During a business visit to the capital city of another state, I noticed many small processions, each of 10 to 20 men carrying red flags and shouting slogans in the local language, which I did not understand. When I asked my business associate what these people were up to, he explained that they were protesting against the electricity tariff hike announced by the state government. I asked him what the new tariff was. When he replied, I said that their new tariff was considerably lower than the existing tariff in my state.
I then explained that, if the earlier tariff was retained, the electricity board’s losses would have to be borne by the state government, effectively by the state’s people. In fact, those people who consumed less electricity would be paying on behalf of the people who consumed more electricity. However, if electricity tariff was increased, each family would be paying the extra amount only on the electricity consumed by them. So, the tariff hike was actually in the interest of the common man. My business associate agreed with me, but argued that the financial burden on each family due to the tariff hike would be too high.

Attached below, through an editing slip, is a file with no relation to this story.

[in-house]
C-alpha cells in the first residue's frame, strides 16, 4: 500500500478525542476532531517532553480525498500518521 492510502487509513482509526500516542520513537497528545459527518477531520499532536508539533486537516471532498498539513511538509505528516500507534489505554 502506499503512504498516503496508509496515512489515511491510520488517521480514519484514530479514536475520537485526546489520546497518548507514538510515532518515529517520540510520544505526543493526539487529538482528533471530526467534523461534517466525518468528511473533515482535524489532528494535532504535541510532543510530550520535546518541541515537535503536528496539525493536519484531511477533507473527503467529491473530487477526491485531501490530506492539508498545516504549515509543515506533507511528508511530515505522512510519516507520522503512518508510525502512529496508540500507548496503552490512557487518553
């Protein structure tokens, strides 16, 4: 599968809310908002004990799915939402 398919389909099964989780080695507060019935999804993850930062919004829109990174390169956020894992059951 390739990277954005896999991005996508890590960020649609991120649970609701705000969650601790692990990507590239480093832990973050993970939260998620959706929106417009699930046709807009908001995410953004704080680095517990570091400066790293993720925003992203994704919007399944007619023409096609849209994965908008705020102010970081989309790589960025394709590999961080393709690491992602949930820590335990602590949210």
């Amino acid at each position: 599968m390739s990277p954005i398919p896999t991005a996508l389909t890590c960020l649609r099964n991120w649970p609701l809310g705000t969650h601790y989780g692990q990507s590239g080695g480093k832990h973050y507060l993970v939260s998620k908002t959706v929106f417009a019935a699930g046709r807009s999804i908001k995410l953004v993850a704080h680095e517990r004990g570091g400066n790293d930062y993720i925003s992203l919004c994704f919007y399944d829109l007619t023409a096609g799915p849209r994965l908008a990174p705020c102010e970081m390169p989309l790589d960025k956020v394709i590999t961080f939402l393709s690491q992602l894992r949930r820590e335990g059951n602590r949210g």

I asked him what the financial burden would be on each of these protestors. He thought for a while and replied that it would be about Rs. 200 per month. Since this was a state known for its high per capita consumption of alcohol and cigarettes, I told my business associate, “Just tell all these guys to reduce their consumption by one drink every week and one cigarette every day. By doing that, not only will they save over Rs. 200 per month, their health will also improve!” My business associate had no reply!
I remembered this incident two days back when I saw Finance Minister Arun Jaitely defending the rail fare hike by saying that if people are using a service, they should pay for it.
His words amounted to: There’s no such thing as a free lunch! (TNSTAFL)
Wikipedia explains that this adage communicates the idea that it is impossible to get something for nothing, and that the “free lunch” refers to the once-common tradition of saloons (bars) in the United States providing a “free” lunch to patrons who had purchased at least one drink. Many foods on offer were high in salt (e.g., ham, cheese, and salted crackers), so those who ate them ended up buying a lot of beer. The saying indicates an acknowledgement that, in reality, a person or a society cannot get “something for nothing”. Even if something appears to be free, there is always a cost to the person or to society as a whole, although that may be a hidden cost or an externality. For example, a bar offering a free lunch will likely charge more for its drinks.
Read Wikipedia for explanations of TNSTAFL in Economics, Science, Finance and Technology.